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Wednesday, September 21, 2011

Ranch Horses

So I been thinking the last few days about what I expect in a horse.   Shirley got my mind going when she said she loves how ranch horses take everything so calmly.  I guess because that's how horses have been since I been around them I just assumed every ones horse was like that.  But then I got thinking about what ranchers/cowboys expect their horses to do and there is a lot expected of that horse.  Quite often a trail horse is lumped in the same category but they are not quite the same.

It is just normal for me to have a horse that's easy to catch.  Our horses are in large fields and I don't like walking enough to want to go to the far end of the field and chase my horse around for an hour to catch them.  Most often they will come to me but I'm okay if the don't and just stay where they are. 

I also expect them to just be caught saddled and ready to ride.  I don't want to or have time for a bunch of groundwork on my horse everyday before I ride.  Usually by the time I caught them, walked out the pasture and saddled them and loaded them and unloaded them I expect to get on and go to work.  Maybe its cause they are used more often than pleasure horses that they do this or maybe its just that's always the way its done so its normal.

I have never had a horse that was hard to load.  This concept seems foreign to me even though I hear people complain about it all the time.  I really don't get it.  I have gotten most of my horses as young stock and have never had a problem getting them on a trailer.  Maybe because I expect they will do it and they know it or maybe because when I ask them something I expect a response.  Sure I have had a horse that needs a tap on the butt for motivation and Razz if you even wonder if she will load she will just stand outside the trailer till you think she will load and then she does.  But I travel a lot with my horses and its just a part of life kinda like catching and saddling that's what we do.

And being tied.  Dont know why this is a problem except maybe noone ties for any length of time.  Quite often our horses are tied to the trailer for hours.  This sure creates patience in a horse.  When I got Kali she got bored and pawed while being tied.  Jardi always wanted to hobble her but I found just tying her longer and ignoring her seems to have worked just as good. Its a learning thing its hard for a young horse to stand tied for a long time but sure comes in handy.  Like last summer when we went camping our horses spent the first night tied to the trailer.  I wasn't even concerned, but Charlene was all worried something would happen.  And of course they were fine.  Both horses knew how to stand tied for many hours (and we left them with full hay bags to occupy them).  Sure pays off in situations like that to have a horse that ties good.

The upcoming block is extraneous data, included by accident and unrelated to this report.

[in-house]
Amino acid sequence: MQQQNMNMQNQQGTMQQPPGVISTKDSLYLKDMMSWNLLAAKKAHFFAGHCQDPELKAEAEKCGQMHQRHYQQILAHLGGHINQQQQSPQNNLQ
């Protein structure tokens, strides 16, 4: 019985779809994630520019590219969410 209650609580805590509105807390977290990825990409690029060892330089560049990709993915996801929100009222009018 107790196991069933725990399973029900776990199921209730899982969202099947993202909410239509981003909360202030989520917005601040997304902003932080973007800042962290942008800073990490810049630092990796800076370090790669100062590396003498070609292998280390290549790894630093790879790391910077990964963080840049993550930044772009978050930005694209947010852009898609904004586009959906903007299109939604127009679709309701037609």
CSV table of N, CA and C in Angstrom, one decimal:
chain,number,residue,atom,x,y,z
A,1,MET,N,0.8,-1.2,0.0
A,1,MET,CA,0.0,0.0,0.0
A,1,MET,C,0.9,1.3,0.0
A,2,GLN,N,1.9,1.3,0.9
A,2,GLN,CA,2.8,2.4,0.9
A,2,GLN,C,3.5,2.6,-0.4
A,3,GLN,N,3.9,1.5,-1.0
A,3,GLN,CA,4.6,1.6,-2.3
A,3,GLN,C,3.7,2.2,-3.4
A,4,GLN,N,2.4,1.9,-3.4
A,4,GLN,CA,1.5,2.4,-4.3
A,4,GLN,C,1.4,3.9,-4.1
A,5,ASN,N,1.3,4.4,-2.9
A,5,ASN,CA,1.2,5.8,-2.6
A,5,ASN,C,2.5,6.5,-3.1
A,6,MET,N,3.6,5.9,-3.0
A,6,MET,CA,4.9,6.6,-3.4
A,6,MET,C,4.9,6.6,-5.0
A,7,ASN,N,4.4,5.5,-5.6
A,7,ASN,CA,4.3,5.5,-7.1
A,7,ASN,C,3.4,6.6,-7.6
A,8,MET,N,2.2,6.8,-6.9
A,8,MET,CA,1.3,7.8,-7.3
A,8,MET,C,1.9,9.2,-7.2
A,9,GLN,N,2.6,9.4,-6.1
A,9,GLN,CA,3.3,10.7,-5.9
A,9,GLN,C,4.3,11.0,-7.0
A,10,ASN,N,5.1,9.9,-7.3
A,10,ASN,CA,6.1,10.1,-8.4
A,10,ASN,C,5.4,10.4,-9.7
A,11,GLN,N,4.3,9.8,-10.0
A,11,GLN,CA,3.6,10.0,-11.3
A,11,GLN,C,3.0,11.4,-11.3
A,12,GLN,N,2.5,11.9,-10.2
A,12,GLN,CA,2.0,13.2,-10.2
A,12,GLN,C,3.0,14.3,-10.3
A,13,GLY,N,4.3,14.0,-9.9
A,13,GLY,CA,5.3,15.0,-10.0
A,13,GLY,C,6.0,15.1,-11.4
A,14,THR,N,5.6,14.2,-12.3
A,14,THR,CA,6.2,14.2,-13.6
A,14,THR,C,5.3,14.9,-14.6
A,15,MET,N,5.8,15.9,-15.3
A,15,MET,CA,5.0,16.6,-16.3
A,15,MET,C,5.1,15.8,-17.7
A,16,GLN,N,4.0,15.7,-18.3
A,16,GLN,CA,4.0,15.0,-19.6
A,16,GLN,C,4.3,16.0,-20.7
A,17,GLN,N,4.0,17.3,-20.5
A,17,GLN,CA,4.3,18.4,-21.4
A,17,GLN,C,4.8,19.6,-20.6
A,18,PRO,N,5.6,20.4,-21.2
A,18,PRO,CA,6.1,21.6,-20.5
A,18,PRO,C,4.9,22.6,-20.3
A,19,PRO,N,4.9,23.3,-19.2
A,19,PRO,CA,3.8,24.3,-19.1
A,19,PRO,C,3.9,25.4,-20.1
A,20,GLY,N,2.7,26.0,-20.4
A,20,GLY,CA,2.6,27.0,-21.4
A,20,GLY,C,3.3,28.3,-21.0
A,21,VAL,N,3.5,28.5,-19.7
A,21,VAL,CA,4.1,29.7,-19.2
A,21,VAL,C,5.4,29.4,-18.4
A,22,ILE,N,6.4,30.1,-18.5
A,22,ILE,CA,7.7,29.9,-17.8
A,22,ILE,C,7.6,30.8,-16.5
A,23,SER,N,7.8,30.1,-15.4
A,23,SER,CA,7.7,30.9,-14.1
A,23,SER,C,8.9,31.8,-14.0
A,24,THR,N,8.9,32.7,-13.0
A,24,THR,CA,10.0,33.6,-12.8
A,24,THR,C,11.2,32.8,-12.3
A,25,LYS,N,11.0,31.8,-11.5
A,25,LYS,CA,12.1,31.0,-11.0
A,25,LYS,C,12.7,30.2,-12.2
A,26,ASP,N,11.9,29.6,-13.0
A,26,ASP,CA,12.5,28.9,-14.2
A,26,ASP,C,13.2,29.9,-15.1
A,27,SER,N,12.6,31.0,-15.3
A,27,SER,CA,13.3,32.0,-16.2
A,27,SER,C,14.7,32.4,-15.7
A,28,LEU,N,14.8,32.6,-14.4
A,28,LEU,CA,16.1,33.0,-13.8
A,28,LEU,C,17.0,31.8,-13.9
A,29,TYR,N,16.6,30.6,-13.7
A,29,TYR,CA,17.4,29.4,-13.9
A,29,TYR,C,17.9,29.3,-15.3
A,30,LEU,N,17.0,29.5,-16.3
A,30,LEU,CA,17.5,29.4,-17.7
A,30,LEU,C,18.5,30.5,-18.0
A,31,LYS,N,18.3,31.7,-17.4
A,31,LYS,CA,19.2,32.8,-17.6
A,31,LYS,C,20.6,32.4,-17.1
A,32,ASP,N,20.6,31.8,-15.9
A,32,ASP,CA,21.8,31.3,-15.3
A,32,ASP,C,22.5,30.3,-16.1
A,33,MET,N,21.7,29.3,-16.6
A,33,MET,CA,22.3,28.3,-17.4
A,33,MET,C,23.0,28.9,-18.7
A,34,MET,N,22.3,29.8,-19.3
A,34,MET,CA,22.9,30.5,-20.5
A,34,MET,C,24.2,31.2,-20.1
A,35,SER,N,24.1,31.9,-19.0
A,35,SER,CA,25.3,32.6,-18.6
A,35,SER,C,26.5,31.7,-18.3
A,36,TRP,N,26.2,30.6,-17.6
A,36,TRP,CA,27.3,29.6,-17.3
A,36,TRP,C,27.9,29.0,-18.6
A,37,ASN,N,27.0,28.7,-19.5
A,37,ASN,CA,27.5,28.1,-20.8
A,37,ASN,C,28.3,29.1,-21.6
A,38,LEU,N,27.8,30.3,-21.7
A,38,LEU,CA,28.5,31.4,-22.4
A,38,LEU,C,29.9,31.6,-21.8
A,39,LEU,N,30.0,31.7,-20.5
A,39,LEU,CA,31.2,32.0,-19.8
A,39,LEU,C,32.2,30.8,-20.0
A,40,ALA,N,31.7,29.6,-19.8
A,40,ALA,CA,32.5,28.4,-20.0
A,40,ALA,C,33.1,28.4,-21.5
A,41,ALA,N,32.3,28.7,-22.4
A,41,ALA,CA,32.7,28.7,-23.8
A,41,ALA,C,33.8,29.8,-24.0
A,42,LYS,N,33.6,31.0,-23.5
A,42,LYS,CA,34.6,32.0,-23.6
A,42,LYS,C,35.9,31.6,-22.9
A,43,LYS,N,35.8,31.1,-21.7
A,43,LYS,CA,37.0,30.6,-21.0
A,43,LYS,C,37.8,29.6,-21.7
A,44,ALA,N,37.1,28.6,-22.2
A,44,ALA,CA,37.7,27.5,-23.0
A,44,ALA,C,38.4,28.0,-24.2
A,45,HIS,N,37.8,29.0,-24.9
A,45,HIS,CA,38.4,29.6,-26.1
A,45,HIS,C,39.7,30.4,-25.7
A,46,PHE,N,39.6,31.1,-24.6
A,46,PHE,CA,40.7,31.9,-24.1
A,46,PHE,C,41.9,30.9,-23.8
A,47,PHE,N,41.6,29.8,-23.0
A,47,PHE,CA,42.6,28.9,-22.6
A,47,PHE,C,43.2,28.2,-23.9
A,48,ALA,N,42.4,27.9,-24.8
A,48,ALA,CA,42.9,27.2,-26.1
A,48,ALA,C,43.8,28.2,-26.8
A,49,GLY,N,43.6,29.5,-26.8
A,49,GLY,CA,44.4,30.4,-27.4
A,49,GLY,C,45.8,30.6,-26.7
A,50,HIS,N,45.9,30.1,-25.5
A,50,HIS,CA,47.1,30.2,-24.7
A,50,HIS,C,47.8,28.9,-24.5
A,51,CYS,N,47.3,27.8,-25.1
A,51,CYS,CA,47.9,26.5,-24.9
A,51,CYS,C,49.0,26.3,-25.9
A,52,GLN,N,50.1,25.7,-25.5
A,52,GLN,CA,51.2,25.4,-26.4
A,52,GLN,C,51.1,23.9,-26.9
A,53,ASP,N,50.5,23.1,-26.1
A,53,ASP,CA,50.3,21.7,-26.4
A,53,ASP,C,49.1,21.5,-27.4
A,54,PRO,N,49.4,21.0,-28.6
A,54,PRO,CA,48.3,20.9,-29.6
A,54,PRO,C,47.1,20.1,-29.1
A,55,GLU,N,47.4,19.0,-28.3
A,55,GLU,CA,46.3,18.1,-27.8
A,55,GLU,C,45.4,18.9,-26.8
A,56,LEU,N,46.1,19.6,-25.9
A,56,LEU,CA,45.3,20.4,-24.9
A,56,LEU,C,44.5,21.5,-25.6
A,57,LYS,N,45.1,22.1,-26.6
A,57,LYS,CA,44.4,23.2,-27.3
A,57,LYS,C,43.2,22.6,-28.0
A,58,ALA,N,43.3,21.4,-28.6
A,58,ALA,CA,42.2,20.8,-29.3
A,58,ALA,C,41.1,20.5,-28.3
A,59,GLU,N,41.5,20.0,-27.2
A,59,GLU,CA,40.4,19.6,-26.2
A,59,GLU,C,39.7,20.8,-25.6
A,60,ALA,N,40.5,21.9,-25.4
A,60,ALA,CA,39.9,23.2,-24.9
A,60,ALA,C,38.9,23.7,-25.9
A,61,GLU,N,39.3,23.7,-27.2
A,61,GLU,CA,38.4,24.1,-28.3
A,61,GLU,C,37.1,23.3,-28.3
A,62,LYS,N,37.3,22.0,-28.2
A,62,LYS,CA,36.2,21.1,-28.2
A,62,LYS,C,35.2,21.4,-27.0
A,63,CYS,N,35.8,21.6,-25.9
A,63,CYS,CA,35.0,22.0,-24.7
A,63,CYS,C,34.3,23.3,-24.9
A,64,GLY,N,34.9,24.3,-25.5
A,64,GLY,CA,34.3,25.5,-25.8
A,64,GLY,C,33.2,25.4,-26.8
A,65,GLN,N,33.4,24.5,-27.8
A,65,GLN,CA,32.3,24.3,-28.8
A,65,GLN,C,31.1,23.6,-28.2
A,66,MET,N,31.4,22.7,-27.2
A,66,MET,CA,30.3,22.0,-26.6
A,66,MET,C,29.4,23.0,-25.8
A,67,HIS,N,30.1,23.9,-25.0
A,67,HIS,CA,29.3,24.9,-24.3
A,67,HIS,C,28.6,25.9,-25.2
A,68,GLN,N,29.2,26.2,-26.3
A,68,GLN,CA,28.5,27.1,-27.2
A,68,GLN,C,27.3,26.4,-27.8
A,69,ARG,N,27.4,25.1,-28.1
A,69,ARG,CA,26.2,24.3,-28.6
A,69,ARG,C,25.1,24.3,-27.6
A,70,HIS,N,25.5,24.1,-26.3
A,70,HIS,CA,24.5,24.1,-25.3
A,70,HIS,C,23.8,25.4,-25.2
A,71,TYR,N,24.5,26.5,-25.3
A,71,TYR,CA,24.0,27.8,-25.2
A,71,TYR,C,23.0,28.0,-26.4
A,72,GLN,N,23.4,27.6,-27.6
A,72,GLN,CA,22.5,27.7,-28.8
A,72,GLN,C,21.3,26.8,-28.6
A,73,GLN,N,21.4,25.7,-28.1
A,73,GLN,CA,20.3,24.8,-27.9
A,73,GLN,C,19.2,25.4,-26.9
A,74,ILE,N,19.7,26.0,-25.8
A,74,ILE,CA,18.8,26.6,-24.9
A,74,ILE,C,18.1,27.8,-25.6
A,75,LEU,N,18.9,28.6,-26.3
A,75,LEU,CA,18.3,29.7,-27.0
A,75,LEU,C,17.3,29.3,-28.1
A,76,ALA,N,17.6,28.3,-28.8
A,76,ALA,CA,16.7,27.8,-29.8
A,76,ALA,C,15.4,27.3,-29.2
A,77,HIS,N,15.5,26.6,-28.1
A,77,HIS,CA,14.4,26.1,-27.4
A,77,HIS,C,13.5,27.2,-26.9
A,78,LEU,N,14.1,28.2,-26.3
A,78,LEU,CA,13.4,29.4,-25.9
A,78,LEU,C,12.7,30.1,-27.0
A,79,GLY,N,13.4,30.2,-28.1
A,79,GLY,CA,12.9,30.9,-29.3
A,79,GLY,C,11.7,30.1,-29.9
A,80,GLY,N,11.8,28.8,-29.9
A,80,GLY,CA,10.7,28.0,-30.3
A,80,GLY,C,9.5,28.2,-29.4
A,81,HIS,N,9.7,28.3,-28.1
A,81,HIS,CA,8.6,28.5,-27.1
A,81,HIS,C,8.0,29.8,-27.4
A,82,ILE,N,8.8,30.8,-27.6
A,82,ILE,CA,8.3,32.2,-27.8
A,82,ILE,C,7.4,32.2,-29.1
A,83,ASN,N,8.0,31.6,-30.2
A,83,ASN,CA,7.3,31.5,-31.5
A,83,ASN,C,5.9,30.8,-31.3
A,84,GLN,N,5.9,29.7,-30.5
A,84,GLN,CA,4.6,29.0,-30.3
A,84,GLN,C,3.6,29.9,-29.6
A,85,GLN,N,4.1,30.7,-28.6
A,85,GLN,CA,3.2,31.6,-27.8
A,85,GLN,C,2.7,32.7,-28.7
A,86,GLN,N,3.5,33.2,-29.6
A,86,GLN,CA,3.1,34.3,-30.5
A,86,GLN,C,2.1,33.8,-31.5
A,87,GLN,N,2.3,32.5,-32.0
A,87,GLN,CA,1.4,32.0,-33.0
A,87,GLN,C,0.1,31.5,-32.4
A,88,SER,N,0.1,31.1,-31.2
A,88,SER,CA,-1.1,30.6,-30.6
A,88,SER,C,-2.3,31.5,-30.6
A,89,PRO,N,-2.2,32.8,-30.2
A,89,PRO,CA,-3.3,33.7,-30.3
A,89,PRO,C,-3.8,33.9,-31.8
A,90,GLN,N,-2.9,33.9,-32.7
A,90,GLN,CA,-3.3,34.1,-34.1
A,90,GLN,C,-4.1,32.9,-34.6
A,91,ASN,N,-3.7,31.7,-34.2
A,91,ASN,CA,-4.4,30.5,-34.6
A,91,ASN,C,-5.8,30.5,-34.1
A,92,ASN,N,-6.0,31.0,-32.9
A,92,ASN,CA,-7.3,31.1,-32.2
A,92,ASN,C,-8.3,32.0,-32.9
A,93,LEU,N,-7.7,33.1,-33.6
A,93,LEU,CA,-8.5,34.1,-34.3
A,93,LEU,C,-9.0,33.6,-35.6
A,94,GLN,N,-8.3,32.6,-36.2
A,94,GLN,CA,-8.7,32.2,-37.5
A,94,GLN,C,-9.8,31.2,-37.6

There is also an expectation of being able to ride alone or in a group of different horses.  Quite often ranchers ride alone to do a job and if the horse cant do that not much good.  And we all get together for brandings and weaning and our horses see different places and different horses and there usually is no kicking or anything.  Just another day in a ranch horse life.  This spring I picked up my neighbor and his horse and we just threw them together in the trailer and they just tolerated it.  Not all horses can do that, not sure why but just not asked very often.

Also expecting them to rate thier speed.  If I ask them to walk we walk until I ask for something different.  But that all changes when chasing cows cause if the cows walk I walk if the cow trots we trot and if the cow goes the wrong way we turn them back.  Doesn't take long before even a non cowy horse know this and will stop the cows going the wrong way without being asked.  I also expect them to be calm even after a fast chase and excitement.  I don't want a horse that will never calm down after being high.  I also expect them not to get high when trotting or loping outside.  It isn't much of a big deal becuase they do it so often that its not something they look forward to and if they do we cankeep loping for many miles till they do get quiet.  Some days takes 6 or 8 miles on Razz (she hasn't gotten this one down pat yet).

They also have to walk through all kinds of stuff, water, brush, muddy ground, rocks, anything and everything is possible.  Sometimes trees (although not where I live).  They also are used to deer and antelope jumping out of nowhere and birds flying up underneath them.  Not that I don't expect them to get scared, but not to the point where they can't get back to working.  And they have to watch where they are going. I  don't think its my job to make sure they don't step in a hole and since they live on the same type of pasture that they are worked in, this is not a problem.

My horses are also not picky about feed.  They get grass and hay and oats.  I just use plain feed and they seem just fine.  I have boughten other feed for young or hard keepers, but pretty much everyone gets the same feed (although not the same amount).  The also are not picky on water.  In the summer they drink out of a dugout and so when we haul somewhere usually any water is okay and they will drink cause there has been times they were thirsty and there wasn't any water around.